I’m a big fan of Cultured Code’s Things, the task and project manager for Mac. As I mentioned in my review of Things, it finds the near-ideal middle ground—for me, at least—between simple to-do lists and overly complex, Getting Things Done project organizers.
One of Things’ useful features is that you can attach files to tasks by dragging them into a task entry in Things’ window. However, I’ve found this feature to be better suited to the occasional “take care of this” file than for keeping track of all the files associated with a project. After all, attached files must still reside somewhere on your hard drive, so why not keep your files organized by project in the Finder?
Jazzaround’s Things Folders, currently in late beta, helps you do just that while keeping your files in sync, so to speak, with your Things-based projects. The first time you launch Things Folders, you choose some basic settings, such as where you want your project folders to reside. Click On to enable folder syncing, and Things Folders creates a set of folders that matches your list of projects in Things—as well as folders for each of the stock Inbox, Logbook, Scheduled, Someday, Today, Trash, and Areas items. (If you have any projects with characters—such as a colon—that can’t be used in file or folder names, or if you have a project with no name, Things Folders will prompt you to rename those projects.) With the default settings, Things Folders even applies a custom icon to each Finder folder so it visually matches its corresponding area in Things.
But this isn’t a one-time action: Things Folders also spawns a background process that watches Things for any changes to your projects and automatically updates this Finder folder hierarchy accordingly—although the Finder changes don’t always happen immediately, because Things Folders must wait until Things changes its database, which can take up to a minute. If you complete a project in Things, Things Folders moves that project’s Finder folder to the Logbook folder. (Since Things’ Logbook can quickly fill with completed tasks and projects, Things Folders can organize the Logbook folder by moving projects into subfolders based on the month and year of each project’s completion date.) If you delete a project in Things, Things Folders moves that project’s folder to the Trash folder—not the actual Trash, as Things Folders will never delete files.
This background process carries out its duties even if you quit the main Things Folders program. And if you’ve installed Growl, Things Folders can use Growl to notify you when folders have been modified or created.
Things Folders also makes it easier—and quicker—to access a project’s files by creating, in each project’s Notes field within Things, a link to that project’s Finder folder. (If a task or project already has notes, Things Folders appends these links to the existing notes.) Just click this link to open the project’s folder in the Finder. Similarly, the Today folder automatically contains an alias to each folder whose project has tasks in Things’s Today list.
It’s important to note that these Finder folders, and any files in them, are separate from Things’ own file-attachment feature. You can, however, place files related to a project in the appropriate Things-Folders-created folder in the Finder, and then drag those files into the specific tasks within that project—in Things—to associate files with a particular task.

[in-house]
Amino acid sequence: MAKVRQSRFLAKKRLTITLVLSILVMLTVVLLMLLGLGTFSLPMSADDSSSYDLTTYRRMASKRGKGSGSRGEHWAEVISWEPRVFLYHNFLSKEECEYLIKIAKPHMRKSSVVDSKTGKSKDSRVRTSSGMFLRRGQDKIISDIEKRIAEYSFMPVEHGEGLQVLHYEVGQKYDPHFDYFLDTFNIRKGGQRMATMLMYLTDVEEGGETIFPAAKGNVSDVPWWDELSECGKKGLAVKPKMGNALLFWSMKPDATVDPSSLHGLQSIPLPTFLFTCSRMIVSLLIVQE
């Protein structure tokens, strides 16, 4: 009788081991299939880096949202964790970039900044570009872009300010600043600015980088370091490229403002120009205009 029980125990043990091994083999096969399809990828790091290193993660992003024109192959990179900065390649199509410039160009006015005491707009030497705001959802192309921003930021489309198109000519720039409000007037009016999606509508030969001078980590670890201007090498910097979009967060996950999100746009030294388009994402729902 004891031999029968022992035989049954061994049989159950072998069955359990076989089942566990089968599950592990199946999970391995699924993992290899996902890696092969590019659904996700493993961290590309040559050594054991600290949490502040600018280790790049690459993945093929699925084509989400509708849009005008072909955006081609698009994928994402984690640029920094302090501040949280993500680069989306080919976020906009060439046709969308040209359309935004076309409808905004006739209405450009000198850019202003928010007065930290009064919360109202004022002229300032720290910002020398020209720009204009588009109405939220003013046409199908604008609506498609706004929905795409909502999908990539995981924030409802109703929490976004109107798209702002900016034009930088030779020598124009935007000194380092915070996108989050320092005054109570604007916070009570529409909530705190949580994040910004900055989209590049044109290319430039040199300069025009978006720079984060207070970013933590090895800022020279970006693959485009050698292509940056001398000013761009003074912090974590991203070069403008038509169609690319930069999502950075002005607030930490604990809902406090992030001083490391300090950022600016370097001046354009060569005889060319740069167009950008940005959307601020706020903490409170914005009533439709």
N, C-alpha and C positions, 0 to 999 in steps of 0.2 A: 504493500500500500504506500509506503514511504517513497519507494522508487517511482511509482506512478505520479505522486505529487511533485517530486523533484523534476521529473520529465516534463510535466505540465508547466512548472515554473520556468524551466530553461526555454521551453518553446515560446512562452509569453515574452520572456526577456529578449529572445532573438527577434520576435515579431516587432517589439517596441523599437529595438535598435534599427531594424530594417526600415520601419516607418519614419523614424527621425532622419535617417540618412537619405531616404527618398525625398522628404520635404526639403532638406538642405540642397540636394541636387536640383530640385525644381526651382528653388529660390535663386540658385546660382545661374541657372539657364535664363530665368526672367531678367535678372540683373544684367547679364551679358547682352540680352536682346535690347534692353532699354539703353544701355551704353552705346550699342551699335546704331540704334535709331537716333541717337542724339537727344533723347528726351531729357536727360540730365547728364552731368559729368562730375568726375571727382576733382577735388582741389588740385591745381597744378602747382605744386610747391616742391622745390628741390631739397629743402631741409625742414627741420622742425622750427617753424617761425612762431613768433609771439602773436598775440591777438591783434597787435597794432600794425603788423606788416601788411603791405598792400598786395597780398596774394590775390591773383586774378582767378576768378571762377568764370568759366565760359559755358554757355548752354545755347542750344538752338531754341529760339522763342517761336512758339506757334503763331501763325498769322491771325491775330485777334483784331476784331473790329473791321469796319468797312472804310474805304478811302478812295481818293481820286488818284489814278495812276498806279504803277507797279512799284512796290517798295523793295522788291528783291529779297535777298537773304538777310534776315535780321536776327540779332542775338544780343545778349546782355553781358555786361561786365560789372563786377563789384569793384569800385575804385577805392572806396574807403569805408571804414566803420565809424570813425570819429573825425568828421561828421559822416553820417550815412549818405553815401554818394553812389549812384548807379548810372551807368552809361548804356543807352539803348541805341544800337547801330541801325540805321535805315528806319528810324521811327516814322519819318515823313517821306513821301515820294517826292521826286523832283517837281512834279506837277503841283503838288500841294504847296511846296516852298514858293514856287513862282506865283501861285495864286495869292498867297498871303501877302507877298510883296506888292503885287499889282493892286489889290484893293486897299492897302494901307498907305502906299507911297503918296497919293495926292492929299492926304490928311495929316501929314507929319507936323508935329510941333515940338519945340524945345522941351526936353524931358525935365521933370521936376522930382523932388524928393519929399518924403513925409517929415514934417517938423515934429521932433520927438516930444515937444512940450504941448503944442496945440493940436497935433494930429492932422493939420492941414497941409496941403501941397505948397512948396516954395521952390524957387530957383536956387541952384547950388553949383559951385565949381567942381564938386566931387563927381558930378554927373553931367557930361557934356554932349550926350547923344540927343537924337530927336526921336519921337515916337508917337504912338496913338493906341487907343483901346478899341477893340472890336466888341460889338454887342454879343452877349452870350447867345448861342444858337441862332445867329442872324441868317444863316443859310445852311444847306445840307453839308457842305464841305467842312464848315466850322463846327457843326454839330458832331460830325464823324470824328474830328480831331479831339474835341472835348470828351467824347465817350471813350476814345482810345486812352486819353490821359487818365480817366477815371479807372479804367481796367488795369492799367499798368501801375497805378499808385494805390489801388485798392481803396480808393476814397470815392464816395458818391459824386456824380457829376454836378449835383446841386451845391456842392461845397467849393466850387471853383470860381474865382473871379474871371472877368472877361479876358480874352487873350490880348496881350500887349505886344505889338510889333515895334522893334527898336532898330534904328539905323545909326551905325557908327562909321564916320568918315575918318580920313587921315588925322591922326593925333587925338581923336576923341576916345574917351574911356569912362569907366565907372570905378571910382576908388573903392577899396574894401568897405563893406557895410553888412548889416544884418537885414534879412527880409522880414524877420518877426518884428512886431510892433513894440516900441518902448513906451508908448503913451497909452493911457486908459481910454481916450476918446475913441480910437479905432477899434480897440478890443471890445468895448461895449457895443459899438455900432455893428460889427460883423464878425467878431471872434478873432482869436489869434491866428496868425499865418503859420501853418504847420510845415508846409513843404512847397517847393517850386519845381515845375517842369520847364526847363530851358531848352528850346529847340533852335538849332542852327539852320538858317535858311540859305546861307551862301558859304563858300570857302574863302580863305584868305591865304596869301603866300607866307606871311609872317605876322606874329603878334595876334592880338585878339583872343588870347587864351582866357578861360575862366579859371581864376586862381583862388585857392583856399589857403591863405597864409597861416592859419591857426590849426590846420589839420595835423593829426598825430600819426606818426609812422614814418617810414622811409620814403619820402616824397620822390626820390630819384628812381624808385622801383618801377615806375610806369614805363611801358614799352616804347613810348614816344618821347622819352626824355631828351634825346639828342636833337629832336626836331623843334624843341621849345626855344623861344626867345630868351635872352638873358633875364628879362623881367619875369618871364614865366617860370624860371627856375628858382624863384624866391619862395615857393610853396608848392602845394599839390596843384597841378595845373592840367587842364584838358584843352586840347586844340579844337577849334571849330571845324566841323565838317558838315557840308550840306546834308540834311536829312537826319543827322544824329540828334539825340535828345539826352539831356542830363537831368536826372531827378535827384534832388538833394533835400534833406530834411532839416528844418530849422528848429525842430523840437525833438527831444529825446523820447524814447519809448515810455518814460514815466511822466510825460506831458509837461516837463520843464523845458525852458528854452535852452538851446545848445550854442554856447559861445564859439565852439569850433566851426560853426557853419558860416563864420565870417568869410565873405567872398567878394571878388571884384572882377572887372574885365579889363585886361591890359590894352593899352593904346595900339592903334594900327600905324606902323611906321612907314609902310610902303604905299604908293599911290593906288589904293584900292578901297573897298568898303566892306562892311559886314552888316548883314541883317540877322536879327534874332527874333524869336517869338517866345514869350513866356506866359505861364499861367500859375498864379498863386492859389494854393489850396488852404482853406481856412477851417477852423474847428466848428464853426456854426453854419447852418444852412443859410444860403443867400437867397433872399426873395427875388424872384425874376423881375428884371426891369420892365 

If you’ve got recurring projects and tasks, Things Folders can avoid folder-name conflicts (due to Things allowing multiple projects with the same name) by automatically appending the creation date to a folder’s name.
There are a couple unexpected features I also appreciated while testing Things Folders. If you drop a file into the Inbox folder in the Finder, Things Folder creates (or updates) a task in Things’ Inbox list titled, “Review your Things Folders Inbox (# files),” where # is the number of files in the folder. That task’s Notes field contains links to both the Inbox folder and each file within it—click a link to open the file or folder. I found this feature useful for reminding myself to deal with particular files. Similarly, whenever you delete a project in Things, which causes Things Folders to move the Finder folder for the project into the Trash folder, You get a similar Inbox task titled, “Review your Things Folders Trash (# files).”
Finally, Things Folders can use OpenMeta—an OS X hack that uses an unofficial area of file metadata to store Finder “tags”—to apply Finder tags that mirror your Things tags. If you install OpenMeta, this means you can use Spotlight to find files based on your Things tags. (I didn’t test this feature.)
I did experience a couple minor issues with Things Folders. First, the program didn’t work until I moved it into my main Applications folder (/Applications). Second, I occasionally found that Things Folders’ background process wasn’t working; launching and quitting Things Folders itself seemed to jump-start the process.
It’s also worth noting that even though you can sync your Things Folders folders between multiple Macs using Dropbox, Things Folders doesn’t automatically sync those folders with Things on every computer, since Things itself doesn’t currently sync across multiple Macs (at least not officially). Once Things finally supports multiple-Mac syncing—a long-promised feature—I hope Things Folders will follow.